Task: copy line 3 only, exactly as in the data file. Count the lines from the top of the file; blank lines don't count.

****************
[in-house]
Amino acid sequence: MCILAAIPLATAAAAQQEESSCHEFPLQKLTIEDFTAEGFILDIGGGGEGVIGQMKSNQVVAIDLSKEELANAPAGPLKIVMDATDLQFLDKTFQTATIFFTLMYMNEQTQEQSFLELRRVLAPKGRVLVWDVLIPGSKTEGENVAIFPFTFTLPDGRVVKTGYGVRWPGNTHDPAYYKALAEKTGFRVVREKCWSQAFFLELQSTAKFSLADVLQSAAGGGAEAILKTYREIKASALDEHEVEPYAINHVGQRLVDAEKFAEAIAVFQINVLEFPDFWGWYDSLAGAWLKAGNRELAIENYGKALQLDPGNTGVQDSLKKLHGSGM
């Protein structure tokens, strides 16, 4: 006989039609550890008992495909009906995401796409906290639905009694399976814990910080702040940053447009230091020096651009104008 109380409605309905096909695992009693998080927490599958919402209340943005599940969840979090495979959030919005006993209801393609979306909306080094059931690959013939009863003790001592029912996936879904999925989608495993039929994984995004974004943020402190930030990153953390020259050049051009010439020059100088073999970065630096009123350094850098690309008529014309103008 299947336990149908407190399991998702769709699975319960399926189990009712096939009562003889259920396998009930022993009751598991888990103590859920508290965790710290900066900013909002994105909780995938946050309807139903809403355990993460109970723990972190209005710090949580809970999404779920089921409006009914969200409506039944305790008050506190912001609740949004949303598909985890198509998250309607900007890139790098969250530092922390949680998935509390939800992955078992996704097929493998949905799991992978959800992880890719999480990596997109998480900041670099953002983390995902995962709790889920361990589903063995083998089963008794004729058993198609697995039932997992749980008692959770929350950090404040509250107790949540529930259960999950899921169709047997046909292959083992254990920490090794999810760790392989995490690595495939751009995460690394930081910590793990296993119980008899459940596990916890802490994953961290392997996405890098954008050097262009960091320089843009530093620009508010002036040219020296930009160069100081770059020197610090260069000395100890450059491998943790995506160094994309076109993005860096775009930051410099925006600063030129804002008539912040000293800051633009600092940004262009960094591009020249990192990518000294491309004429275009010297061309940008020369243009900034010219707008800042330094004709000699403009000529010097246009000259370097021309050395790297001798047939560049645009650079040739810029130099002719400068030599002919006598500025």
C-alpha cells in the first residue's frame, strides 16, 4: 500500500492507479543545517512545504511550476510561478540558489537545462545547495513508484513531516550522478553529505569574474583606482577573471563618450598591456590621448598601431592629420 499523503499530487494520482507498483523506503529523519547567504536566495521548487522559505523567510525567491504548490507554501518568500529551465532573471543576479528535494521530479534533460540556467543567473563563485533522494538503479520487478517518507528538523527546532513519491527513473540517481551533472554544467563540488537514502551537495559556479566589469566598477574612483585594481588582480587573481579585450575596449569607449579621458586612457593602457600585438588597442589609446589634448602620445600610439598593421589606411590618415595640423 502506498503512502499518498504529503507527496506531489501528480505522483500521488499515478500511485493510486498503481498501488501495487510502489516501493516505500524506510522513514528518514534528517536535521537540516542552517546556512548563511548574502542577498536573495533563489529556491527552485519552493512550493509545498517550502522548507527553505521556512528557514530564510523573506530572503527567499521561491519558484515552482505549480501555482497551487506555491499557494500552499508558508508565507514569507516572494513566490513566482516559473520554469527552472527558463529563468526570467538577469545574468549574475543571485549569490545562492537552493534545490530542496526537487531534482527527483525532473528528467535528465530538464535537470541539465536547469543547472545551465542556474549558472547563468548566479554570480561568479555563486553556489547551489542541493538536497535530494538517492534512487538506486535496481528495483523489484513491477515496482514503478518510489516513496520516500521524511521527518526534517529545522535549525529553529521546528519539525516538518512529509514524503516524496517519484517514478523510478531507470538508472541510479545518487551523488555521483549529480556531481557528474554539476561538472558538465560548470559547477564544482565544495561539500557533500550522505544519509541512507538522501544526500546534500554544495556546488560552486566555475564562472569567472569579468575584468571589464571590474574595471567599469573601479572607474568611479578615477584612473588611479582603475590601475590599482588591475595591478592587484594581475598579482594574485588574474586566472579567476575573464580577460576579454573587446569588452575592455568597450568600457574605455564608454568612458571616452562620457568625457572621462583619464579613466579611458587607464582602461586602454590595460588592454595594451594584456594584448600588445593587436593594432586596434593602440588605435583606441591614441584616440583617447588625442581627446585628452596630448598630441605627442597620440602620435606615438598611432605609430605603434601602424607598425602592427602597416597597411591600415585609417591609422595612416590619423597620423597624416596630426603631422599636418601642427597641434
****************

């Protein structure tokens, strides 16, 4: 006989039609550890008992495909009906995401796409906290639905009694399976814990910080702040940053447009230091020096651009104008 109380409605309905096909695992009693998080927490599958919402209340943005599940969840979090495979959030919005006993209801393609979306909306080094059931690959013939009863003790001592029912996936879904999925989608495993039929994984995004974004943020402190930030990153953390020259050049051009010439020059100088073999970065630096009123350094850098690309008529014309103008 299947336990149908407190399991998702769709699975319960399926189990009712096939009562003889259920396998009930022993009751598991888990103590859920508290965790710290900066900013909002994105909780995938946050309807139903809403355990993460109970723990972190209005710090949580809970999404779920089921409006009914969200409506039944305790008050506190912001609740949004949303598909985890198509998250309607900007890139790098969250530092922390949680998935509390939800992955078992996704097929493998949905799991992978959800992880890719999480990596997109998480900041670099953002983390995902995962709790889920361990589903063995083998089963008794004729058993198609697995039932997992749980008692959770929350950090404040509250107790949540529930259960999950899921169709047997046909292959083992254990920490090794999810760790392989995490690595495939751009995460690394930081910590793990296993119980008899459940596990916890802490994953961290392997996405890098954008050097262009960091320089843009530093620009508010002036040219020296930009160069100081770059020197610090260069000395100890450059491998943790995506160094994309076109993005860096775009930051410099925006600063030129804002008539912040000293800051633009600092940004262009960094591009020249990192990518000294491309004429275009010297061309940008020369243009900034010219707008800042330094004709000699403009000529010097246009000259370097021309050395790297001798047939560049645009650079040739810029130099002719400068030599002919006598500025």